I didn’t mean to graduate. I did a pretty good job of forestalling it, finding every impediment to arrest the current. But time glides on, nature abhors a vacuum, and I am left with little time to even ask if it was the Best Five Years! Well, except now, at 3:40 a.m., alone in the office.

In the morning I’ll take the train from 116th to 59th Street. I’ll turn East and walk from 8th Avenue until I reach this building, at Lexington. It is tall, a convenient landmark. There’s an emergency kit with a respirator and 250 mL of water under every desk.

I’ll pass many people and recognize none. More people work for this company in this office (one of our 192) than attend Bowdoin. I’ll take the elevator up to six, then walk down to three, sit down in 03E-113 (in the fun wing, f.y.i.), and work. Gladly! For years.

When I arrived at Bowdoin I thought only of work. By the time I left, I thought only of people. Today I am young again, and think mostly of work. It can take anywhere from three months to three years to get together with a friend. There is a lot I still owe you all.

There is one difference between Bowdoin and the world outside. The world is sparse, big and slow. Yes, even here in bustling New York City, there is a deep slowness. Bowdoin is dense, small and fast. Yes, I mean fast. It’s a supercritical chain reaction of people and ideas. You cannot help but run into friends, and Searles Science Building is thirty seconds from the Visual Arts Center and three minutes from your dorm (depending). Now, I can’t even get out of this building in three minutes. 

So, yes, I miss the clichéd intimate liberal-artsiness of it all. You do a lot of living per second.
Alumni tend to tell students that you don’t know how good you have it, and to make the most of it. But that seems neither insightful nor actionable. I actually have great faith in Bowdoin students’ ability to make the most of it. Moreover, the first thing any alumnus should acknowledge is that our experiences are a poor predictor of yours.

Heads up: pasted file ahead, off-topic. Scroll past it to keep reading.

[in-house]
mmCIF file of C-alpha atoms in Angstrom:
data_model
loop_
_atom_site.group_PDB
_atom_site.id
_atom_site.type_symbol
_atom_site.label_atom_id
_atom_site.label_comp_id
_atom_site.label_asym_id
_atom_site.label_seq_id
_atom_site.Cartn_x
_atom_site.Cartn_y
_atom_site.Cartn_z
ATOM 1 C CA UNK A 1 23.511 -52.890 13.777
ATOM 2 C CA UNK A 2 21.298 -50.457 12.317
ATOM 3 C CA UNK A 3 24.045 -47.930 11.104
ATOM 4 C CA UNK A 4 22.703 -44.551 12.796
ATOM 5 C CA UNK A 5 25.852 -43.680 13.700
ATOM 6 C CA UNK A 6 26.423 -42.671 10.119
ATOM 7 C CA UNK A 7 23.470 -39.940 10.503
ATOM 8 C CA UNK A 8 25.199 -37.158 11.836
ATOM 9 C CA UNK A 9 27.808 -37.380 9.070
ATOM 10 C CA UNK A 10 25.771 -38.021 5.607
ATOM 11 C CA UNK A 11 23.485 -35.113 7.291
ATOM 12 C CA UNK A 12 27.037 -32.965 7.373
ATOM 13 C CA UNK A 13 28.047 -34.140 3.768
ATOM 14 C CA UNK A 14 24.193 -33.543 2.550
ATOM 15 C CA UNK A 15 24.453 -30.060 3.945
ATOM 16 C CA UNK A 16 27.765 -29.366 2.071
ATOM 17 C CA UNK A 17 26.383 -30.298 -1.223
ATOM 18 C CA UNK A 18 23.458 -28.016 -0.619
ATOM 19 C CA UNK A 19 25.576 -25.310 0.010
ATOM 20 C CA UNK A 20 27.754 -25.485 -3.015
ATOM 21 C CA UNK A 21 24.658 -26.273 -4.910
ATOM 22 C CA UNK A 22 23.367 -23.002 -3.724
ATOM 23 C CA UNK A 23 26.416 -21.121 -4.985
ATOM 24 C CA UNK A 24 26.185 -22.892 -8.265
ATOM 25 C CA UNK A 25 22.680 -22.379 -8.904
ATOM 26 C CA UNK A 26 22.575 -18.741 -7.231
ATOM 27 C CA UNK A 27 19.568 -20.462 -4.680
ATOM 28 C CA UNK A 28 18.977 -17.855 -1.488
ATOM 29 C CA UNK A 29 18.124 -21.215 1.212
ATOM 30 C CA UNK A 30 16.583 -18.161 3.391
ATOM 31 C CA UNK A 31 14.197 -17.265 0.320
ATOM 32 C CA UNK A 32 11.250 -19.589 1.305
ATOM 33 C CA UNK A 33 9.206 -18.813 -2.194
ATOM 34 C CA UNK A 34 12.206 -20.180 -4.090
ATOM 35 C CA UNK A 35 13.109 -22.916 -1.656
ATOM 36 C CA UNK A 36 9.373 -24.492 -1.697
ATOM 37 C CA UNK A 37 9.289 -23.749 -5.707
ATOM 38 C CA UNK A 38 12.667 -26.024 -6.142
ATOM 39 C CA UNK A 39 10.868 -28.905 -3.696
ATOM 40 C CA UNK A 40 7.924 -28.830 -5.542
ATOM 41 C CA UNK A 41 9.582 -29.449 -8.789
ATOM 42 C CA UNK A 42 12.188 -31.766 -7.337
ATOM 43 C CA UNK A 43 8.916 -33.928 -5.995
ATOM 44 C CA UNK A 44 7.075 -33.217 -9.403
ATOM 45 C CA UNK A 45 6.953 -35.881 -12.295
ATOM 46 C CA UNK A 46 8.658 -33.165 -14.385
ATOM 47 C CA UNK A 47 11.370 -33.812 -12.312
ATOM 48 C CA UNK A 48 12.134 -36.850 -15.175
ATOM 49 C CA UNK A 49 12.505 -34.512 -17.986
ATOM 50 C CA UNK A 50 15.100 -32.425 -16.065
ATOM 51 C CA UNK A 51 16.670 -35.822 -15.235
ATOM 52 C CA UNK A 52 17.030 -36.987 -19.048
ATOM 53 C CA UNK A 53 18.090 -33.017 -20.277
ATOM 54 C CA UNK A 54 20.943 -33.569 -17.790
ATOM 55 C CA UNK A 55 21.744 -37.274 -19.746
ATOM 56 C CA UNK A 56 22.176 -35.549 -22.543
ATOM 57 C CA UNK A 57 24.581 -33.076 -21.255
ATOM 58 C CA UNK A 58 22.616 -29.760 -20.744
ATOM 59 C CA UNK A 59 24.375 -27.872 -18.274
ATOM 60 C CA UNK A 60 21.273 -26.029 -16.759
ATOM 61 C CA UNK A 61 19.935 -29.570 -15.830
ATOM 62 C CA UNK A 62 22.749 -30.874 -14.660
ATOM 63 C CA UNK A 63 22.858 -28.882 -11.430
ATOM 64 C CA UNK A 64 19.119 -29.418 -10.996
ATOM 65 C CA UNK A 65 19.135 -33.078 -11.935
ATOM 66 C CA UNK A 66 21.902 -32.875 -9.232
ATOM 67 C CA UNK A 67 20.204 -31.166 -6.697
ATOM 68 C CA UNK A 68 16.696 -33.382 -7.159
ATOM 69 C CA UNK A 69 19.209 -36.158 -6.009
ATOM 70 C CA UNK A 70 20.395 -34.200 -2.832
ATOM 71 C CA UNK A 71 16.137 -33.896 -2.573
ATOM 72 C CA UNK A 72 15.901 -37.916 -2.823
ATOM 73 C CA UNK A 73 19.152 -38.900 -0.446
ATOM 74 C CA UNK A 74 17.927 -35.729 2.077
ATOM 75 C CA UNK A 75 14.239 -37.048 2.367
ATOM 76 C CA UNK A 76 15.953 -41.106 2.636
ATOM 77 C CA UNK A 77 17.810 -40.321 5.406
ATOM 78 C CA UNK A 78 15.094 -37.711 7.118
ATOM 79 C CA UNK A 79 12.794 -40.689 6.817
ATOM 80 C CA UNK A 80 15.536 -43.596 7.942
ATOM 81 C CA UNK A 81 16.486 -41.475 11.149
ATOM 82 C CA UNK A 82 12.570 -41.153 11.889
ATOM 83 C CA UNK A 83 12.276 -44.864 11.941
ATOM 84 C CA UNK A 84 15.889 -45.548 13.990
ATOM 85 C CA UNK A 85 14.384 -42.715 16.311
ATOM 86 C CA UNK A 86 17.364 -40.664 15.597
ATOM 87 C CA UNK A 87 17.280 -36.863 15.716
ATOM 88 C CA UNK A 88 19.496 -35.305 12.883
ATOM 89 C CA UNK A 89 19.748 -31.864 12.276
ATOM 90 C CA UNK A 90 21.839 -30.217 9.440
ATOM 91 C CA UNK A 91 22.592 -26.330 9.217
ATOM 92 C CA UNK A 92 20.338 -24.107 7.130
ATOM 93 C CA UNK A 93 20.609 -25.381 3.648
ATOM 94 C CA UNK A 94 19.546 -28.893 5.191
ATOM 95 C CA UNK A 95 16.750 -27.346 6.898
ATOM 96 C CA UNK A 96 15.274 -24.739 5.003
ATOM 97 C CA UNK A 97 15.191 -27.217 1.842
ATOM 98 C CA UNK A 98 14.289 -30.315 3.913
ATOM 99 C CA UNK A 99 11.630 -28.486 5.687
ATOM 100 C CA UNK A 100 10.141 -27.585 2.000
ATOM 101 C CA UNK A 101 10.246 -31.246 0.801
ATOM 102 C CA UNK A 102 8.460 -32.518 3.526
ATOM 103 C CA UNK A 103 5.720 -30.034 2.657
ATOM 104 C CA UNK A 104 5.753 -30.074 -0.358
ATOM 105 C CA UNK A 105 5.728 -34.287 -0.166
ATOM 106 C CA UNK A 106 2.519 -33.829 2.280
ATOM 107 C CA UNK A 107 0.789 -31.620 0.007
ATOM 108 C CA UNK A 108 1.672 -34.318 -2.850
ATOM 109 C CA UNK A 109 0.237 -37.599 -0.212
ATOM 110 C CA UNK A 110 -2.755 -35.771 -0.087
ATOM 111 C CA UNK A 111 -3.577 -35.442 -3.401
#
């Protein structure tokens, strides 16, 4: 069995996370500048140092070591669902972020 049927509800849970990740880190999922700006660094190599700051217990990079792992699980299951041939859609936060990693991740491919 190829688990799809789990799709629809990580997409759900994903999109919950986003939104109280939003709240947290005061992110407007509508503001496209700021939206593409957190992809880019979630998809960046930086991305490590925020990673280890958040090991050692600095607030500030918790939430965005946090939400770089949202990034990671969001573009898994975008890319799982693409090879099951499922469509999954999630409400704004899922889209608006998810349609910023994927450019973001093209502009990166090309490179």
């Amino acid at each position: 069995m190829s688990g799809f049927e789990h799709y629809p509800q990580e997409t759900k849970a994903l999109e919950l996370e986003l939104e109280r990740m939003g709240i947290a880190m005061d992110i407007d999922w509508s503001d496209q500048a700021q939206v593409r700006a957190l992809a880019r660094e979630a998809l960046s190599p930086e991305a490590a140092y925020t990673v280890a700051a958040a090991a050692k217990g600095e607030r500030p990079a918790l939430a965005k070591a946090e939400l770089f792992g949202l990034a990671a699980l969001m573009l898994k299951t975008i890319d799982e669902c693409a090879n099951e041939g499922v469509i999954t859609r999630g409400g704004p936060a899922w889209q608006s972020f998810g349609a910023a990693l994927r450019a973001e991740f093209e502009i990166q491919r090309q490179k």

Graduation is divergent. With its bigness comes real life’s particularity, its incoherence. Our cohort dissolves; a generation falls out of phase with itself. Other threads, personal and professional, come to dominate. Life individualizes, independently.

Maybe they were the best fourish years. People rightly disagree. Regardless, the best of the rest of your life will not be so neatly circumscribed by spatiotemporal boundaries, a contiguous place and time with a name you can wear on your back. There are no more semesters.

At homecomings, this stings. For a moment it seems everyone is together again — but it is soon revealed as a mirage, like crossing shadows. What you recapture is a pale imitation. I described this to a friend. “You just have to learn to be happy with less,” she said.

I found that blunt, beautiful, and true. But “less” what? Not less friendship, less learning, or less meaning. Less density.

The campus was and remains a focal point, but the authentic alumni experience is not the ghost we grasp at on campus. It does not play out at the place we mistakenly call “Bowdoin.” Bowdoin exists in the fleeting, contingent reunions, but it isn’t encapsulated by them.

The authentic experience plays out subtly, quietly, for the rest of our lives. Our Bowdoin is diffuse, radiating out 10,000 miles. It has been there all along, but we only see it when our pupils dilate in the twilight of what we’ve known. 

What do we see? 

We see what Bowdoin teaches, what remains when the cramming fades and the lessons are distilled. We see the true Bowdoin Hello, exchanged between acquaintances who only appreciate the extent of their shared experience once they’re removed from it. We see Bowdoin.

And we begin to notice new lights, in the distance, dotting the sparse expanse in myriad signature colors. We hope we’ve packed what we need for the journey.